Caffeine & ADHD: The Potential Positive & Negative Effects, According To Experts
ADHD is estimated to affect 2.5% of adults1. And it's getting a lot of attention lately in regards to the unexpected ways it can affect women and adults in general. If you've been diagnosed, your doctor may have recommended a stimulant medication such as amphetamine dextroamphetamine or methylphenidate. These stimulants are some of the most commonly prescribed ADHD medications, which influence attention and behavior by boosting the availability of the neurotransmitters dopamine and norepinephrine in the brain.
But caffeine is also a stimulant that influences neurotransmitters such as dopamine—which raises the question: Could ingesting caffeine in the form of coffee, tea, or any other source be a safe way to help alleviate ADHD symptoms, or would it just make things worse? And is combining caffeine with ADHD medication even OK, or is it potentially dangerous?
Below, we dive into the effects of caffeine on the body and brain, along with research and expert insight into the pros and cons of consuming caffeine when you have ADHD.
Ways caffeine can affect the body.
If you've ever consumed coffee or tea in the morning, you're probably quite familiar with the physical and mental lift that soon follows. That's because coffee is a central nervous system (CNS) stimulant that's been shown to help enhance focus and concentration, banish fatigue, improve memory, and boost overall mental functioning—at least temporarily.
Caffeine predominantly does this by acting as an adenosine receptor antagonist. Caffeine is similar in structure to adenosine, a chemical that binds to receptors in the brain and subsequently slows down the activity of neurons that produce attention-boosting neurotransmitters like dopamine. This has the effect of making us sleepy and less able to maintain focus. But when we consume coffee, tea, or energy drinks, caffeine binds to these receptors instead, which minimizes the impact of adenosine and thereby curbs its effects by indirectly increasing dopamine release2.
This is why caffeine in moderation can have positive effects on focus, attention, and energy. However, too much caffeine can lead to problematic side effects such as restlessness, elevated anxiety, rapid heartbeat, insomnia, headaches, dependency, cortisol and adrenal disruption, and more.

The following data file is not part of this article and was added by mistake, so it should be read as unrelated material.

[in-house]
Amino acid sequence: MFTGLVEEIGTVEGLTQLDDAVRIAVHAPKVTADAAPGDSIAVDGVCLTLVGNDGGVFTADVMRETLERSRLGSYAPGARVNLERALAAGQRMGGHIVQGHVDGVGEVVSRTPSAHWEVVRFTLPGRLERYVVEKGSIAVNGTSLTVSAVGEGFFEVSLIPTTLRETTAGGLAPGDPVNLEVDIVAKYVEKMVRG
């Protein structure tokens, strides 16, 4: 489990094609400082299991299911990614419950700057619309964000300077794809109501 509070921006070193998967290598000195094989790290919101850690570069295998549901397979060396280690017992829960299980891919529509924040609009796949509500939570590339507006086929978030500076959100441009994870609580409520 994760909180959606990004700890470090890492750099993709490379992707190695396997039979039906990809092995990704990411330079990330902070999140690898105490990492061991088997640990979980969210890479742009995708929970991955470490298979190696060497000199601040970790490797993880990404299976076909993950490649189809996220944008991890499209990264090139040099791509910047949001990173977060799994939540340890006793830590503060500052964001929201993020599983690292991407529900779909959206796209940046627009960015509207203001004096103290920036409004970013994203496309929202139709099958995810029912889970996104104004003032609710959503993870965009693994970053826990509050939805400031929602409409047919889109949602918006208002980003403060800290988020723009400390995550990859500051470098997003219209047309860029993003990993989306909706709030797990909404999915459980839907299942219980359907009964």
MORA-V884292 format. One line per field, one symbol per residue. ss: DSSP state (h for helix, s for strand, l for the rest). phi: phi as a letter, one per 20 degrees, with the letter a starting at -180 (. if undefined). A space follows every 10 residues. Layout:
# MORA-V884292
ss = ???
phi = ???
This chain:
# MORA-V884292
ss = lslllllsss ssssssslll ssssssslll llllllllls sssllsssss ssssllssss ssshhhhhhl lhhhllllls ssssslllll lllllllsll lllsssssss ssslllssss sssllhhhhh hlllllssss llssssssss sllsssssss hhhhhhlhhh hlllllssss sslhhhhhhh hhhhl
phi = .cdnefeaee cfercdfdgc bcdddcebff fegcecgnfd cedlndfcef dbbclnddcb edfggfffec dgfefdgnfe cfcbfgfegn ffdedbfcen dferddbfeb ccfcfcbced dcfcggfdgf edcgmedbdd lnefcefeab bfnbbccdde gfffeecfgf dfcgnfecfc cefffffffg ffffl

Caffeine, ADHD, and focus.
Many people with ADHD have been found to "self-medicate" with caffeine3. And because both caffeine and stimulant ADHD medications influence the brain's dopamine system (via slightly different mechanisms), some experts believe it's reasonable to experiment with caffeine as a way to help curb symptoms—although, there are crucial things to consider such as the dose, whether you take medication, and the severity of your ADHD.
"Stimulant medications for ADHD work to increase the amount of the neurotransmitter dopamine in the brain by slowing down its reabsorption, thus promoting increased focus," says Uma Naidoo, M.D., a Harvard-trained nutritional psychiatrist and author of This Is Your Brain on Food. "Therefore, consuming stimulating substances like caffeine can have similar effects on those with ADHD. Modest amounts of caffeine have been shown to help improve focus, stimulate the mind, and clear brain fog. Individuals with ADHD benefit from this form of a 'brain boost' as it helps them to focus on completing each task at hand."
Other experts agree that it may be effective, particularly if ADHD symptoms aren't too severe. "It can be an effective option for mild ADHD, especially if the person is not having negative side effects such as GI symptoms, cardiac symptoms, or sleep disruption," says Lidia Zylowska, M.D., a psychiatrist at the University of Minnesota Medical School and author of The Mindfulness Prescription for Adult ADHD.